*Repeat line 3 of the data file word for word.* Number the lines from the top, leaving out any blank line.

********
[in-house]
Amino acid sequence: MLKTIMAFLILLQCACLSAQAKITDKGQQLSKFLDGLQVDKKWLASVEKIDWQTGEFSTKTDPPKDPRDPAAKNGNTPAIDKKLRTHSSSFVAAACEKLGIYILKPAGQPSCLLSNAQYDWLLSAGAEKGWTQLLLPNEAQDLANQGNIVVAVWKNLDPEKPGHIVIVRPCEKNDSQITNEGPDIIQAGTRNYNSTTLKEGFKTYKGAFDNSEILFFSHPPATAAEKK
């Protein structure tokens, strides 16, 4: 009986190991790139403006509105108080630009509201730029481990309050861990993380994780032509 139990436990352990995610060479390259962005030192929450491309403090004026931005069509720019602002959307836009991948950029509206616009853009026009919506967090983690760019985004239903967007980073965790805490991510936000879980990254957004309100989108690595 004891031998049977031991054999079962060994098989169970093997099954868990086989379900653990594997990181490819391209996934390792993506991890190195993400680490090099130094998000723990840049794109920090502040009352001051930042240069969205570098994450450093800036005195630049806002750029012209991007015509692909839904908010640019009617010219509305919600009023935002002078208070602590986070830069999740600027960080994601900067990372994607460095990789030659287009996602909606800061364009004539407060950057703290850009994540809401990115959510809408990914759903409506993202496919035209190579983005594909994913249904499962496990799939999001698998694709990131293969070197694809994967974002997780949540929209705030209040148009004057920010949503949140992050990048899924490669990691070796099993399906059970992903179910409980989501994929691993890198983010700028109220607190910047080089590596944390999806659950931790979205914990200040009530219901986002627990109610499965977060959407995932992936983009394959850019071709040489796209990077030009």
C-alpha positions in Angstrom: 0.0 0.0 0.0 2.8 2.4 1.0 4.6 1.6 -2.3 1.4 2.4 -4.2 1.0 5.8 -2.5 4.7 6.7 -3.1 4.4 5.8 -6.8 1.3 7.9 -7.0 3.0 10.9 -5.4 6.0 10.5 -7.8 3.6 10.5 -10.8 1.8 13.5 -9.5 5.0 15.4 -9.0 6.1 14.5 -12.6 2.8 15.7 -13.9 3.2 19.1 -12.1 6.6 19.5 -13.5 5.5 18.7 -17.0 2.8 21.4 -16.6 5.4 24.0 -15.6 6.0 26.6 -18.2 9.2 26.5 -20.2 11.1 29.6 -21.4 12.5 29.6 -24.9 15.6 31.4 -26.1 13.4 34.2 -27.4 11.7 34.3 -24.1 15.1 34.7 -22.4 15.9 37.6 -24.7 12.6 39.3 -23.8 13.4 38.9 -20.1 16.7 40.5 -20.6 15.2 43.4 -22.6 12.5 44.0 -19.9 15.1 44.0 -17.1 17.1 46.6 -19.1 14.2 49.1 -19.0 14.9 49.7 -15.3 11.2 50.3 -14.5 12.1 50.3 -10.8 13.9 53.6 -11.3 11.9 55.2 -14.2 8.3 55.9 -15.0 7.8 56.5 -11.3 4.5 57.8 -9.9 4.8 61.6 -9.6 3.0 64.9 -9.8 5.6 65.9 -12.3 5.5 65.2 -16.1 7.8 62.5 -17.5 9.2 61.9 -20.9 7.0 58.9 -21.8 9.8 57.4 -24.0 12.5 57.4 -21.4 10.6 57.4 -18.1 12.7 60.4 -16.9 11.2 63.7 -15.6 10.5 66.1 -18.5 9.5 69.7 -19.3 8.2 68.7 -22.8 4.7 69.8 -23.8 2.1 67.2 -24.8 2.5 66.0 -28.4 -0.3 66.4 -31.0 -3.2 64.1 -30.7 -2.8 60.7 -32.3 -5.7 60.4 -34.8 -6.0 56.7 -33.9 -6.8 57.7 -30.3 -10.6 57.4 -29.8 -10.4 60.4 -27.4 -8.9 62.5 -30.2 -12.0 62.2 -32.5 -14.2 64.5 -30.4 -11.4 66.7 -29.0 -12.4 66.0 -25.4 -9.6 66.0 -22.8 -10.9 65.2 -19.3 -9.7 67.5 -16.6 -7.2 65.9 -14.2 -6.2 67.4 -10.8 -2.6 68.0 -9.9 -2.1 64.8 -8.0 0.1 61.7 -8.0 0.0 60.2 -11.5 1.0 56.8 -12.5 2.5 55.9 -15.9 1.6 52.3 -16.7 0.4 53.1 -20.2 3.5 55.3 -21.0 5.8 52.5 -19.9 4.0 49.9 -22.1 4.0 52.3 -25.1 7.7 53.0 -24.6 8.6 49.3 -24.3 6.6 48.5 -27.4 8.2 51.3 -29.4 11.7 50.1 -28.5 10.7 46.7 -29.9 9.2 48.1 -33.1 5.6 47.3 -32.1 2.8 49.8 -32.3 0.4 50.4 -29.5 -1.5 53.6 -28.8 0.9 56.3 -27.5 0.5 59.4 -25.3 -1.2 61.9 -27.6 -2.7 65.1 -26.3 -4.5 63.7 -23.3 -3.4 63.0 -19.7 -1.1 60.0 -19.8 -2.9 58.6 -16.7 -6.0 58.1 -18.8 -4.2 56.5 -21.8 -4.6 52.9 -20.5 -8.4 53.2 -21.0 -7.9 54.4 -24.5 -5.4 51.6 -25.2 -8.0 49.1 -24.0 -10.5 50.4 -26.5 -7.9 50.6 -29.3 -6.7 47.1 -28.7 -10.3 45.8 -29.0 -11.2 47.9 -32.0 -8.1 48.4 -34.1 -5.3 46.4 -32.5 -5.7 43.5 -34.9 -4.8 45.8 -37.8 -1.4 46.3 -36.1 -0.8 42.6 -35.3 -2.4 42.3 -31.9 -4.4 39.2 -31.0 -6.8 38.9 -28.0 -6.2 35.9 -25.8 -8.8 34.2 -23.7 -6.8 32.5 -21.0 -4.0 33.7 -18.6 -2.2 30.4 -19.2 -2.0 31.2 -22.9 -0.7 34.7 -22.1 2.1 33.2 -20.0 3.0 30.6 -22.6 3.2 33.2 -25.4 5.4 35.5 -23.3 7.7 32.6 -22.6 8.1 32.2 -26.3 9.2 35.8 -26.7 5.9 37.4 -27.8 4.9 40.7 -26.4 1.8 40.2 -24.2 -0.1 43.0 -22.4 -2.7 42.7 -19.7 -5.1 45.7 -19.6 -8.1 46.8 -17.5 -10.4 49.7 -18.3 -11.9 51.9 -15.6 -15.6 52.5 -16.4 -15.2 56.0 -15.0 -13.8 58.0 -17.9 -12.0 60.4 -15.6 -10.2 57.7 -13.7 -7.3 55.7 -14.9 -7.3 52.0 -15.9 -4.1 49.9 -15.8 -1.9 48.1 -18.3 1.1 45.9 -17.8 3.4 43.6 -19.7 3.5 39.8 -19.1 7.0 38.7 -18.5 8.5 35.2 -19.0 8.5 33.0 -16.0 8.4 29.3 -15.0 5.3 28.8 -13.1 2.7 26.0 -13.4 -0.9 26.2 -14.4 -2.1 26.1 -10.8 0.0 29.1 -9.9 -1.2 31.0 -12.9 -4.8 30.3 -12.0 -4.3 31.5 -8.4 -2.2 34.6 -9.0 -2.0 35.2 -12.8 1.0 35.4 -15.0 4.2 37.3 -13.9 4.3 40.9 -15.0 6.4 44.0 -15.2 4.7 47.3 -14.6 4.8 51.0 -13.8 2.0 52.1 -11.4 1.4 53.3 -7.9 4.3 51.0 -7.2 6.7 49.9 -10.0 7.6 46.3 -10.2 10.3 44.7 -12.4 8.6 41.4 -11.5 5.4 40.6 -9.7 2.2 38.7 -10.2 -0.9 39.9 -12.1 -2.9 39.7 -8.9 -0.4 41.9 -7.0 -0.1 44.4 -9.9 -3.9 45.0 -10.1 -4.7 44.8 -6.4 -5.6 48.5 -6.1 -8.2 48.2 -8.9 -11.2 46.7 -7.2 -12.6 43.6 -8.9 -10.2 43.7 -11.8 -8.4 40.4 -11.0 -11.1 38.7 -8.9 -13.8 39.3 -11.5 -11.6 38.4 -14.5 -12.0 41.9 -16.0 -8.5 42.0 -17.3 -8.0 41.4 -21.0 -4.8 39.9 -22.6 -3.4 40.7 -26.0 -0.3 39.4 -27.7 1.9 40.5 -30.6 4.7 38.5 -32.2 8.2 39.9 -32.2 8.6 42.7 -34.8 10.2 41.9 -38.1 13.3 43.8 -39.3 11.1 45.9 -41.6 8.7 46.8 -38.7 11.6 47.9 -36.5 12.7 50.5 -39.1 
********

């Protein structure tokens, strides 16, 4: 009986190991790139403006509105108080630009509201730029481990309050861990993380994780032509 139990436990352990995610060479390259962005030192929450491309403090004026931005069509720019602002959307836009991948950029509206616009853009026009919506967090983690760019985004239903967007980073965790805490991510936000879980990254957004309100989108690595 004891031998049977031991054999079962060994098989169970093997099954868990086989379900653990594997990181490819391209996934390792993506991890190195993400680490090099130094998000723990840049794109920090502040009352001051930042240069969205570098994450450093800036005195630049806002750029012209991007015509692909839904908010640019009617010219509305919600009023935002002078208070602590986070830069999740600027960080994601900067990372994607460095990789030659287009996602909606800061364009004539407060950057703290850009994540809401990115959510809408990914759903409506993202496919035209190579983005594909994913249904499962496990799939999001698998694709990131293969070197694809994967974002997780949540929209705030209040148009004057920010949503949140992050990048899924490669990691070796099993399906059970992903179910409980989501994929691993890198983010700028109220607190910047080089590596944390999806659950931790979205914990200040009530219901986002627990109610499965977060959407995932992936983009394959850019071709040489796209990077030009």